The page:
Thursday, April 21, 2011

Asterix the Gaul: Latin Jokes Explained

Ever wondered what the Latin bits in Asterix were all about?  Didn't go to a good school?  Then you're viewing the right blog.  With the help of my friend Professor Ibrox, who speaks perfect Latin, I'll explain the whole deal.


Your School

Book 1 - Asterix the Gaul


1.
The story - Asterix has beaten up some legionaries.  They lick their wounds in Latin.




Prof Ibrox explains: "It's not a typo; Accidence is a real word. Obviously, the joke is that accidence sounds like accidents. Accidence is the part of grammar where things are declined or conjugated: e.g. amo, amas, amat. The first legionary says 'vae victo, vae victis', which means 'Woe unto the one who has been conquered, woe unto those who have been conquered.'  Victo is dative singular, victis is dative plural.  In short, he's declining in the grammatical sense.


"So when the second legionary says 'We decline', it brings the whole grammar joke together.  Plus there's a natural association between 'decline' and Romans - as anyone who has tried to wade through Gibbon's seminal Decline and Fall of the Roman Empire will know."




2.
The story - Asterix and Getafix are funning with the Romans - they've made a fake magic potion and fed it to the guy in the blue tunic. The centurion, Crismus Bonus, asks for a volunteer to get smacked in the chops. His troops don't seem to have heard him...










Prof Ibrox explains:  "The first guy is quoting from, of all things, the Bible in Latin - Ecclesiastes 1:2. Vanitas vanitatum et omnia vanitas means 'Vanity of vanities; all is vanity.' The next guy says 'de facto', which means 'totally, dude.'  They are just making small talk instead of volunteering. 


"As is the next guy.  He simply asks, how are you doing? Personally, I'd have volunteered. As a kid in Glasgae it was normal for complete strangers to give you a friendly uppercut. Just for laughs."

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10 comments:

Andrew said...

I'll be doing almost all the Asterix books, by the way. I've already done six.

Brett said...

Excellent stuff, finally more people fully appreciating the pun, especially the multilingual pun.

Well done for having the gall to translate the Gaul.

Anonymous said...

Who is Prof. Ibrox? Where did you meet him?

Andrew said...

Oh, man, he's such a great guy. He's a highly, HIGHLY respected scholar who in a past life was a free-scoring midfielder.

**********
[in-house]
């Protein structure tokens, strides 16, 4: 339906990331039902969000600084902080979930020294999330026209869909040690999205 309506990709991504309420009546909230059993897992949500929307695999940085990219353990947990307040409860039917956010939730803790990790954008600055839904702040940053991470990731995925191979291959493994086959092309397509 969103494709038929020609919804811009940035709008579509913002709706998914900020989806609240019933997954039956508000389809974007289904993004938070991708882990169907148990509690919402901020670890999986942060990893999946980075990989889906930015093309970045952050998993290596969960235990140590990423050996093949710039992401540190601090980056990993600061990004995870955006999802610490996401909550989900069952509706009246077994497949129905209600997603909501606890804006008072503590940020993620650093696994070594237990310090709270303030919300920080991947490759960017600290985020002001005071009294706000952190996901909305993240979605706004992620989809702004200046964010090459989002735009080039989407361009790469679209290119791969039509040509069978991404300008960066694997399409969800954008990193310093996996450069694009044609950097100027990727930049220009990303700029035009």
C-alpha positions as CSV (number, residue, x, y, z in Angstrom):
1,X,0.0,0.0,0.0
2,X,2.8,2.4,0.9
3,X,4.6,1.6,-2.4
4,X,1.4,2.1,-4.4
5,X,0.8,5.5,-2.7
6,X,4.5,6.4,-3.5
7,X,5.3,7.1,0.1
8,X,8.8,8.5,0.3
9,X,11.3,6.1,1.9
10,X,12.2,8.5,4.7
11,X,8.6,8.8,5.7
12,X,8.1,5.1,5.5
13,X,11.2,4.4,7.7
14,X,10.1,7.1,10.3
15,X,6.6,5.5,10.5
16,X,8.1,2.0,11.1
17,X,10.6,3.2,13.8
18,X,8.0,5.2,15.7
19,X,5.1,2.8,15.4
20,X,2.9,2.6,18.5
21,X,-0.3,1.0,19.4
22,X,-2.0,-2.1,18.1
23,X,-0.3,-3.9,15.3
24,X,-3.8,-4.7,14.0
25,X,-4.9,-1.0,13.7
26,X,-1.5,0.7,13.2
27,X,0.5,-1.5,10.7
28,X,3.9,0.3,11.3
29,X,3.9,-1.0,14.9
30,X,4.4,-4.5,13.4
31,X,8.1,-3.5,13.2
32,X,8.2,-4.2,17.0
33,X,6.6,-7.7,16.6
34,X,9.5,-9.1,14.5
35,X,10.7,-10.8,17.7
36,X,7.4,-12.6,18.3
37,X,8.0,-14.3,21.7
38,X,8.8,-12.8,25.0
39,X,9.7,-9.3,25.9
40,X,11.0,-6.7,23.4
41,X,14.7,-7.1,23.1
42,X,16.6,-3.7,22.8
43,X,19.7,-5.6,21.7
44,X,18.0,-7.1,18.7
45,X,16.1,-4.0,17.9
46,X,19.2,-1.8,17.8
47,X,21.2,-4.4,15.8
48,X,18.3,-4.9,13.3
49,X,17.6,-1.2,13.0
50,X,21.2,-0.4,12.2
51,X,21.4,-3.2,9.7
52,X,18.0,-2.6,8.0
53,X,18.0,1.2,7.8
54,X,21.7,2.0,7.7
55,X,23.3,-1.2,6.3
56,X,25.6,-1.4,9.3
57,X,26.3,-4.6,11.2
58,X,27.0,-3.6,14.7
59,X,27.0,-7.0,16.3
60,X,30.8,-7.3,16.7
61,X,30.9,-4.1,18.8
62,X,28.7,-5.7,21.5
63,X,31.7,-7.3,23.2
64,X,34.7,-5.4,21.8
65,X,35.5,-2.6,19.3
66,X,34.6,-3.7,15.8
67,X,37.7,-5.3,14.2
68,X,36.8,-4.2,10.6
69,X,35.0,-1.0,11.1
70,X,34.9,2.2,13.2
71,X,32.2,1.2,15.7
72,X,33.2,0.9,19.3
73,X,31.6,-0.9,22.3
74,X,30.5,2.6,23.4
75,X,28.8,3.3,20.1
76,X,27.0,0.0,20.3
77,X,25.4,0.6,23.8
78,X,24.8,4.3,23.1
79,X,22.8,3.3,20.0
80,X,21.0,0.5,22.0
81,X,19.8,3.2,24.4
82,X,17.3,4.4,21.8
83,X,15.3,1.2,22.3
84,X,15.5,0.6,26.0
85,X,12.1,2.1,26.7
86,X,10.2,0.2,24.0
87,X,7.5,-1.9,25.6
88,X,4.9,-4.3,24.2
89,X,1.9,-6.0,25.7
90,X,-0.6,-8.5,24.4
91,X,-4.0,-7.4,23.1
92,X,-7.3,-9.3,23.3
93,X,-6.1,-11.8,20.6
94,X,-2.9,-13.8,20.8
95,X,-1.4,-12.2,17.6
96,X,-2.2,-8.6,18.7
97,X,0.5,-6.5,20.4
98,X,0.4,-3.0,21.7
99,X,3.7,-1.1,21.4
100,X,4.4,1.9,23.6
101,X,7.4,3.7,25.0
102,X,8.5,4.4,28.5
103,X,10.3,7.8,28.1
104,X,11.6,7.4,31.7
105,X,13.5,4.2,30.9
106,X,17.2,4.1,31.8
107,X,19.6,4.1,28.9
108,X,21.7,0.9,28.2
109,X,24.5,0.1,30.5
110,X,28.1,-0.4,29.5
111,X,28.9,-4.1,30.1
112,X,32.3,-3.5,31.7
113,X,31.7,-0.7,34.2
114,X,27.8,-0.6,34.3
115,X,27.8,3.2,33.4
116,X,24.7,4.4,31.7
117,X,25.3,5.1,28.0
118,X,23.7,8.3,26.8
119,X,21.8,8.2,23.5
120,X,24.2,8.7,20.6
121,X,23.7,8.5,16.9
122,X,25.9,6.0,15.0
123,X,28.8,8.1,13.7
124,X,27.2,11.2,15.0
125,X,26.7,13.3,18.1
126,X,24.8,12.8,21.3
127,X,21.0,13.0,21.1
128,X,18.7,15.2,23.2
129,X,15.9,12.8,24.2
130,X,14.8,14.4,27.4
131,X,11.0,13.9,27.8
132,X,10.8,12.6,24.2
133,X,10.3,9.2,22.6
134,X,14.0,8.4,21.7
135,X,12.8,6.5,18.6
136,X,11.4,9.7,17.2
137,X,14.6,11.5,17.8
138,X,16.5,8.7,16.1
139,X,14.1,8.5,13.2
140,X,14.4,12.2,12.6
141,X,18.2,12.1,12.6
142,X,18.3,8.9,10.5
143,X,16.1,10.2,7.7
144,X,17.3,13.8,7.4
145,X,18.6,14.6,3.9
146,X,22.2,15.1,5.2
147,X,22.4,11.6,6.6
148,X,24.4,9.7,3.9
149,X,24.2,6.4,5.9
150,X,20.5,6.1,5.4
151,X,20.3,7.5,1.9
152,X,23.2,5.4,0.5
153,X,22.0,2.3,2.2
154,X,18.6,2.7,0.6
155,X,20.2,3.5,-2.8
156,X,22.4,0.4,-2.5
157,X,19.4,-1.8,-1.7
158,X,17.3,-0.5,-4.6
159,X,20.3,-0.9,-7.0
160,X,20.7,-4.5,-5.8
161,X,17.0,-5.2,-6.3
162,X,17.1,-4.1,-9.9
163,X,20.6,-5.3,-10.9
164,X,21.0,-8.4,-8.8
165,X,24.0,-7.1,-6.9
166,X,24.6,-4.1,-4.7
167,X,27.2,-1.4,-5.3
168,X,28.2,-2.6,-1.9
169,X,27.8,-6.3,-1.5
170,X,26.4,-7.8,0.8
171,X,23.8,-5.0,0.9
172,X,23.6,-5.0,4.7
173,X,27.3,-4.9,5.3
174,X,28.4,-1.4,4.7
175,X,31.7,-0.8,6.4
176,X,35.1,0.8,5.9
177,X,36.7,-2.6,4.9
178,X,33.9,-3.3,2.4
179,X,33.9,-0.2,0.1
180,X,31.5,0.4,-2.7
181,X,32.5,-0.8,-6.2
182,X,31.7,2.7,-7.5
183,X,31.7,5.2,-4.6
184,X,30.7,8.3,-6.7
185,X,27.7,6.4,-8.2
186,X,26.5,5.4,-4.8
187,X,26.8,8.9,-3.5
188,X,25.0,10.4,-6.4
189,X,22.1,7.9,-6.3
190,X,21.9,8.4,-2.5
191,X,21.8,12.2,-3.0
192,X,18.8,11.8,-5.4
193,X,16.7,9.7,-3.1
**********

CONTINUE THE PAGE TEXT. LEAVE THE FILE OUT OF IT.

I met him at a screening of The Da Vinci Code. I remember him snorting with disbelief when Aringarosa said 'Parisi' instead of 'Lutetia'.

After the movie I collared him, and he admitted he knew Latin and he agreed to help me translate the entire Asterix canon in exchange for a pint.

Then he took me to a bar, and I've never seen a guy over forty get so much female attention with such cheesy lines. It was a real experience. I'm very, very glad to know him.

Andrew said...

In response to all the new Asterix-related traffic, I've tidied up this post a little bit and made the graphics better.

Andy said...

If someone said that first paragraph to me out loud to explain a joke, I would beat the shit out of them on the spot. Never have I experienced something so terrible.

Andrew said...

Andy, do you mean the paragraph where the Prof explains accidence?

It's pretty mind-bending. I remember trying to make it more understandable and my head literally exploding then instantly reforming, but smaller.

If you mean the first paragraph where I say you didn't go to a good school, that's just to wind Ibrox up, because I used to introduce him to ladies by saying 'He speaks Latin.' He'd furiously explain how no-one in the modern world speaks Latin because no-one knows what it sounds like. Then I'd suggest it sounds 'like Italian or whatever' and he'd explode again.

Every single time.

Andrew said...

If someone from MetaFilter could message jenkinsEar for me and tell him thanks for the mention, I'd super appreciate it! Tell him he has excellent taste in Asterix/Dwarf/comic related blogs.

Chris Hunt said...

The Prof might have noted that "Vae Victis" in the first panel is also a quote of a famous real-life Gaul who gave the Romans a famous real-life kicking:

"In 390 BC, an army of Gauls led by Brennus attacked Rome, capturing all of the city except for the Capitoline Hill, which was successfully held against them. Brennus besieged the hill, and finally the Romans asked to ransom their city. Brennus demanded 1,000 pounds of gold and the Romans agreed to his terms.

Livy, in Ab Urbe Condita (Book 5 Sections 34–49),[1] records that the Gauls provided steelyard balances and weights, and the Romans brought out their gold. But the Romans noticed that the weights were fixed, and the tribunes dared to complain to Brennus about the issue. Brennus took his sword, threw it on to the weights, and exclaimed: "Vae victis!", for the conquered have no rights, forcing the Romans to bring even more gold to fulfil their obligation."

http://en.wikipedia.org/wiki/Vae_victis

Andrew said...

The Prof might have noticed it if I'd asked him!

Thanks for the info. Interesting stuff!